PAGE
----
Vince Gironda's top athletes, when they're conditioned correctly will take as little as only 10-15 seconds between each set! Never start with that kind of density training, if your own body has gotten used to 90 seconds or 120 seconds rest between sets, your objective is to gradually decrease those rest intervals, building up your training density, over time.

Vince became famous because of his 10 x 10, 8 x 8, or 6 x 6, training ideas. But he also used 10-8-6-15, and 15 x 4 Methods. 10 sets of 10 reps is NOT Charles Poliquin's German Volume idea, this idea started with strength coach Vince Geronda in the 1950's.

Vince's 8 x 8 System was similar to his 10 x 10 but you're performing 8 sets of 8 reps and not 10 reps, but still using minimal rest. The same with his 6 x 6 System, using minimal resting time, just like his 10-8-6-15 System also insisted on minimal rest between sets.

When doing 10 X 10 the first set = 10 reps using 50% of the weight you'd use when lifting for your set of 6 reps. On your second set of 8 reps Vince says use 75% the weight you'd use to lift 6 reps. Your 4th and final set is for 15 reps where you'll need 35% of the weight you can lift for 6 reps.

In his 15 x 4 System, you will do 15 sets of 4 reps each and you will only do one exercise for each muscle group using minimal rest. It's important to note here that Vince would insist that the same weight should be used when doing all these systems because hypertrophy happens via a cumulative fatigue, not just the load you're lifting for a set. Only when you can complete all the reps do you increase the weight.

Below is an example of how Vince would write out a compound superset for chest using the 8 X 8 system:

Set 1: Bench-press (wide grip) to neck 8 reps, 15-30 seconds rest then chest dips for 8 reps. that's the first set.

Set 2: Chest dips 8 reps, 15-30 seconds rest then bench-press (wide grip) to your neck for 8 reps. That's the second set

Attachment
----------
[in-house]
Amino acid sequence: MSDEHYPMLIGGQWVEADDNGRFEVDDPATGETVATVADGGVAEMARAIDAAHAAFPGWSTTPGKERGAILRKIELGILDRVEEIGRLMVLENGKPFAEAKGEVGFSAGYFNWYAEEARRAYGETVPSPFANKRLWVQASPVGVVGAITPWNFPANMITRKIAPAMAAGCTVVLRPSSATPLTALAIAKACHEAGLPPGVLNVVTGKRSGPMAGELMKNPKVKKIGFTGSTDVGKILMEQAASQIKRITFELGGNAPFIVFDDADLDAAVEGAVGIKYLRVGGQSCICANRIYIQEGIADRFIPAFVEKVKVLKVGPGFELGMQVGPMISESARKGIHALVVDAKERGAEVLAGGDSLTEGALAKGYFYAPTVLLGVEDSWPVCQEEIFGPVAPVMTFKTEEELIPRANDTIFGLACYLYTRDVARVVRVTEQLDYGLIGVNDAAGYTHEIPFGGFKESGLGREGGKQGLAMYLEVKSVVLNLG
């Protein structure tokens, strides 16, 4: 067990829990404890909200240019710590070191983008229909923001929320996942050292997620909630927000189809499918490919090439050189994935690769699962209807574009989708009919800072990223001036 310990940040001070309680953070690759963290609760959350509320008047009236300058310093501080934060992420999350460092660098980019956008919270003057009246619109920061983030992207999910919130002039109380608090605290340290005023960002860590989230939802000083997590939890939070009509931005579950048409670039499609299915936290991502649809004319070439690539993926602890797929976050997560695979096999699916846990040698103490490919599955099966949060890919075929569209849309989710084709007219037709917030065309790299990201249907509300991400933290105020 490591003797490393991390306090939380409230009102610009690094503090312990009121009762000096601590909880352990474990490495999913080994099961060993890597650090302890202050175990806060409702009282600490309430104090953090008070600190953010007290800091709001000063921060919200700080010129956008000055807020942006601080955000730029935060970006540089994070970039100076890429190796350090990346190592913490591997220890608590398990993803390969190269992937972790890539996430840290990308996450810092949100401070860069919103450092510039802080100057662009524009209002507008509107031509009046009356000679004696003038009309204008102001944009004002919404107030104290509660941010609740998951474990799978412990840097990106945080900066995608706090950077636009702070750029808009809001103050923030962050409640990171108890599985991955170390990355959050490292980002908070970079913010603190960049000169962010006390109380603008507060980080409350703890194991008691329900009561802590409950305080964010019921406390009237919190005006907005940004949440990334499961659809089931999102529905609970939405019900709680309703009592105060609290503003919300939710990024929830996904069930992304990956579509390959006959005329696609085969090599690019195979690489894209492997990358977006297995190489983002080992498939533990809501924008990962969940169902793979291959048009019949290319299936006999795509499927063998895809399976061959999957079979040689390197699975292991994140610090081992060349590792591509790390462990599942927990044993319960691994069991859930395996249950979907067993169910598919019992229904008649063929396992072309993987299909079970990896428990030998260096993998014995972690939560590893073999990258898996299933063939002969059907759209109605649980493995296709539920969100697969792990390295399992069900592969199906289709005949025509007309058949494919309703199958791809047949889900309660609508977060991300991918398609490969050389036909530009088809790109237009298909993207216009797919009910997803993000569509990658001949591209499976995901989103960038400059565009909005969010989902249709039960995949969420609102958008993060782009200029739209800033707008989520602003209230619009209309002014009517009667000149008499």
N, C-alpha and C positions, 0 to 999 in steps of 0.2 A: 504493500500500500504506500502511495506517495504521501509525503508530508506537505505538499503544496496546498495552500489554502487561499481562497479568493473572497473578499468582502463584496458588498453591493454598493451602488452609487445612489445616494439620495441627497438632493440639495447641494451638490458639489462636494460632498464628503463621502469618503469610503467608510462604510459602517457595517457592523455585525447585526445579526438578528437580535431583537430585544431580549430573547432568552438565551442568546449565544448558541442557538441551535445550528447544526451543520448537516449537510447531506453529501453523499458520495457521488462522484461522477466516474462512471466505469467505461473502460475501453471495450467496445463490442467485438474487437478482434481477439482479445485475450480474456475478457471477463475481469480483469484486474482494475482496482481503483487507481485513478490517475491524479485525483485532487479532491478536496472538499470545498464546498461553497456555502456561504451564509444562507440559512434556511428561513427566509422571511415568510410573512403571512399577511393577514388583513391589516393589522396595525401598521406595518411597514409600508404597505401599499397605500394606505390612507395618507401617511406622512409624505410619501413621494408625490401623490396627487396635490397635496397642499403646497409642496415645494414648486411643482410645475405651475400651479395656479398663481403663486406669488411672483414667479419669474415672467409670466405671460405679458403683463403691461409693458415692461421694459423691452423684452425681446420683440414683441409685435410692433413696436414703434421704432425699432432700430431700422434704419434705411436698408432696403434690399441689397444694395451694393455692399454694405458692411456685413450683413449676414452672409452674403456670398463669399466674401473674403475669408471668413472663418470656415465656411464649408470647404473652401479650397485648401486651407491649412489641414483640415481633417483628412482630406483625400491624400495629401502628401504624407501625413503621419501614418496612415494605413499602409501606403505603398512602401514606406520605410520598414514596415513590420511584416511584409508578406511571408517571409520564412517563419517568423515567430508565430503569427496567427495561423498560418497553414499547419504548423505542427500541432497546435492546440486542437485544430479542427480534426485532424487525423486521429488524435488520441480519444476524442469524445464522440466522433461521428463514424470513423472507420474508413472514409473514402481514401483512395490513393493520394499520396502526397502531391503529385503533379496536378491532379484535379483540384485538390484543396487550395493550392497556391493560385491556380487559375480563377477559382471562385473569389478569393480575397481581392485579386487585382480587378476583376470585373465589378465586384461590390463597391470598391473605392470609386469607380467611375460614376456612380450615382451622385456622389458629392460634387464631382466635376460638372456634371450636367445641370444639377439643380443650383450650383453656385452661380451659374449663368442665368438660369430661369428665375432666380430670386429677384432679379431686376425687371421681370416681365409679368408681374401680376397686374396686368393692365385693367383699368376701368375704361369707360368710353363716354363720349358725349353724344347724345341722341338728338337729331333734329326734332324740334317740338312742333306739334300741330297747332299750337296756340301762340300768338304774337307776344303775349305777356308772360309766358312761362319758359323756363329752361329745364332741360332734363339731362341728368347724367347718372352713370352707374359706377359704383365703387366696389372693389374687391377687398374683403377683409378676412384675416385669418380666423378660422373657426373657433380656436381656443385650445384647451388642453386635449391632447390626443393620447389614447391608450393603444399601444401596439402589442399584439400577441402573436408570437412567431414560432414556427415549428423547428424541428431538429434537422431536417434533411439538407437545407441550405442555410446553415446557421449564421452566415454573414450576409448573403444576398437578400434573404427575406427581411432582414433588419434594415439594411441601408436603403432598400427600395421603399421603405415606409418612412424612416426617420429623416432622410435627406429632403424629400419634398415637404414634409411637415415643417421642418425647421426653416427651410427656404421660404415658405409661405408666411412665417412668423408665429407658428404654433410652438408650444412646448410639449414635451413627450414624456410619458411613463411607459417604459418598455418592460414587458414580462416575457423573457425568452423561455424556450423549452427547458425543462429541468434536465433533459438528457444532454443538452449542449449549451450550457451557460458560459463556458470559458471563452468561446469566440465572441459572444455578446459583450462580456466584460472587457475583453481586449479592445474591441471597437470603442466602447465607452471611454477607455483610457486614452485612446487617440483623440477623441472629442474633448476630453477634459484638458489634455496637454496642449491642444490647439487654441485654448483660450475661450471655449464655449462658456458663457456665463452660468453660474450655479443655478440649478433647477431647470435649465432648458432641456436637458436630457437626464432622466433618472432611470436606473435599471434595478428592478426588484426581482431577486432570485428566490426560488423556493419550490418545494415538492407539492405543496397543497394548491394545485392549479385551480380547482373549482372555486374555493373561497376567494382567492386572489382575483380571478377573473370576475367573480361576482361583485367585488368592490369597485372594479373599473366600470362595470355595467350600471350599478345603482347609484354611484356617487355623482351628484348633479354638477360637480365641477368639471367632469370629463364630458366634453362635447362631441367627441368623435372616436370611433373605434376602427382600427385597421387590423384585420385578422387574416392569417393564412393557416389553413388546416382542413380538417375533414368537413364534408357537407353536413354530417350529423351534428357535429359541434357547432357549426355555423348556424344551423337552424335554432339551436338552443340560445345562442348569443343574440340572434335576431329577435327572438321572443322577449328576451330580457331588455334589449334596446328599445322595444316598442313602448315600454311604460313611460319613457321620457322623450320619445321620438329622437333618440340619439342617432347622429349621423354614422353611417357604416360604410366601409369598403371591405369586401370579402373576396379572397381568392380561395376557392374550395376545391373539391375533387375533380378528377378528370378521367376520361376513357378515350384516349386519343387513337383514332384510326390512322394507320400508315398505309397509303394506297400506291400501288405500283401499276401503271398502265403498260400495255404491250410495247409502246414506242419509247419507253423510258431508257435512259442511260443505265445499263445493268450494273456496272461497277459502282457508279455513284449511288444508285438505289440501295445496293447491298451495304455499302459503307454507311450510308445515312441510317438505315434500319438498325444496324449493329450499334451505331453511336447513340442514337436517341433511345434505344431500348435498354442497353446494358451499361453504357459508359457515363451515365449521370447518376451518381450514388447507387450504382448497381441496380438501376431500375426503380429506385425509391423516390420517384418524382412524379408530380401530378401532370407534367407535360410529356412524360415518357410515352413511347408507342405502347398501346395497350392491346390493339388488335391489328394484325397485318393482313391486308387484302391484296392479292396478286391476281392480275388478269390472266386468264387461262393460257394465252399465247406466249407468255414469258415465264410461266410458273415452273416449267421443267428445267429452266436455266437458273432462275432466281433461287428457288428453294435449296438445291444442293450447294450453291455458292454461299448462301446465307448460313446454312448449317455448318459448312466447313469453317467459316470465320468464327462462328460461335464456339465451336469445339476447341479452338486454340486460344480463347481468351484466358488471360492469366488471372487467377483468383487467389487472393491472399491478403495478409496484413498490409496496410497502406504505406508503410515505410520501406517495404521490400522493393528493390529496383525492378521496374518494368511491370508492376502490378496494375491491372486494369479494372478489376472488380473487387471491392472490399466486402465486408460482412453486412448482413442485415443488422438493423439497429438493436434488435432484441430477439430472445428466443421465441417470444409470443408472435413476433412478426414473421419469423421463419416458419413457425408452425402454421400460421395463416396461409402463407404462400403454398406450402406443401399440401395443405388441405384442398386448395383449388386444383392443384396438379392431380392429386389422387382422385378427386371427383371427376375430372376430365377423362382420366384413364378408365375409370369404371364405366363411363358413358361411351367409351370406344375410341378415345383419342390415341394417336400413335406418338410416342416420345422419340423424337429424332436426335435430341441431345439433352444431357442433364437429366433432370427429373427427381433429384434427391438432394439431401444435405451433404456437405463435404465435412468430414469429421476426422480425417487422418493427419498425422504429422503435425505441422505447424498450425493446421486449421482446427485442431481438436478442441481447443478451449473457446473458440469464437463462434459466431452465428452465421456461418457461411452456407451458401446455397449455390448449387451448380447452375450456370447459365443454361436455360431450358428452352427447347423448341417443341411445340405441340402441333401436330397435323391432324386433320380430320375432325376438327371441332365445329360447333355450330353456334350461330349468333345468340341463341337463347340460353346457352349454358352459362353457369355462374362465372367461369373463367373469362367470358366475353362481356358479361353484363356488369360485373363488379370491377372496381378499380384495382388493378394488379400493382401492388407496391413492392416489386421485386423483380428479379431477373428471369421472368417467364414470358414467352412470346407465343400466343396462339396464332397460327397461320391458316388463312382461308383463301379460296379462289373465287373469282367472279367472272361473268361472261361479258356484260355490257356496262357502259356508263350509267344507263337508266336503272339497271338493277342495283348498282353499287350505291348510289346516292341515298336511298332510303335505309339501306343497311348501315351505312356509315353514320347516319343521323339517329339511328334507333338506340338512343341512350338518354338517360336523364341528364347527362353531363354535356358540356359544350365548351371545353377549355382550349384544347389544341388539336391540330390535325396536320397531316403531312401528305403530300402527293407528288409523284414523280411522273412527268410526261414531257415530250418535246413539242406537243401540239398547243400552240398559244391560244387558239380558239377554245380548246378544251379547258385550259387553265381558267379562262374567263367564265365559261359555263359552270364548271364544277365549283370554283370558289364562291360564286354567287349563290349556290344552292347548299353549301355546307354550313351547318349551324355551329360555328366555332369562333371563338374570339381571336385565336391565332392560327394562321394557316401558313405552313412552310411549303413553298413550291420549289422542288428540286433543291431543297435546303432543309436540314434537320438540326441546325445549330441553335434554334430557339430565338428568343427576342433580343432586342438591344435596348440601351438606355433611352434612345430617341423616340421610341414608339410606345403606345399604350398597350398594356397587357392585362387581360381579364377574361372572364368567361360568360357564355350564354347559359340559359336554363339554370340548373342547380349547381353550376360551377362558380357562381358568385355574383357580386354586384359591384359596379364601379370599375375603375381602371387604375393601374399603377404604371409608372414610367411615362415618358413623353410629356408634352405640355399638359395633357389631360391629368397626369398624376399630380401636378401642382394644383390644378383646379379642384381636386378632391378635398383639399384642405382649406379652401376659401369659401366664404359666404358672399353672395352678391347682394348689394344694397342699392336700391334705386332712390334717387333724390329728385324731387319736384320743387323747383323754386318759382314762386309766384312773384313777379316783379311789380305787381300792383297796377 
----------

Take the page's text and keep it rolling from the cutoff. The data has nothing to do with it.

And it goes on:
Set 3: Bench-press (wide grip) pressing to your neck 8 reps, then chest dips 8 reps

Set 4: Bench-press (wide grip) to neck 8 reps, 15-30 seconds rest chest dips 8 reps

It should be noted that Vince's 8 x 8, 6 x 6, or 15 x 4 routines should only be one exercise for each body-part, so your total will be either 6, 8, or 15 sets for each muscle group. When using the compounding supersets in the example above, you'd still be using the same number of sets 6, 8, or 14 per body-part/muscle group.

You will notice that if you compare his collective total sets when working his 8 X 8 training routine compared to the compounded superset example above you will be doing half the number of total sets you'd be doing if you did straight sets of 8 X 8.

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Disclaimer: This information is for entertainment purposes only. We strongly recommend that you consult a physician before beginning any exercise program. is not a licensed medical care provider. The reader should understand that participating in any exercise program can result in physical injury and agrees to do so at his own risk. The findings and opinions of authors expressed herein are those of the author and do not necessarily state or reflect those of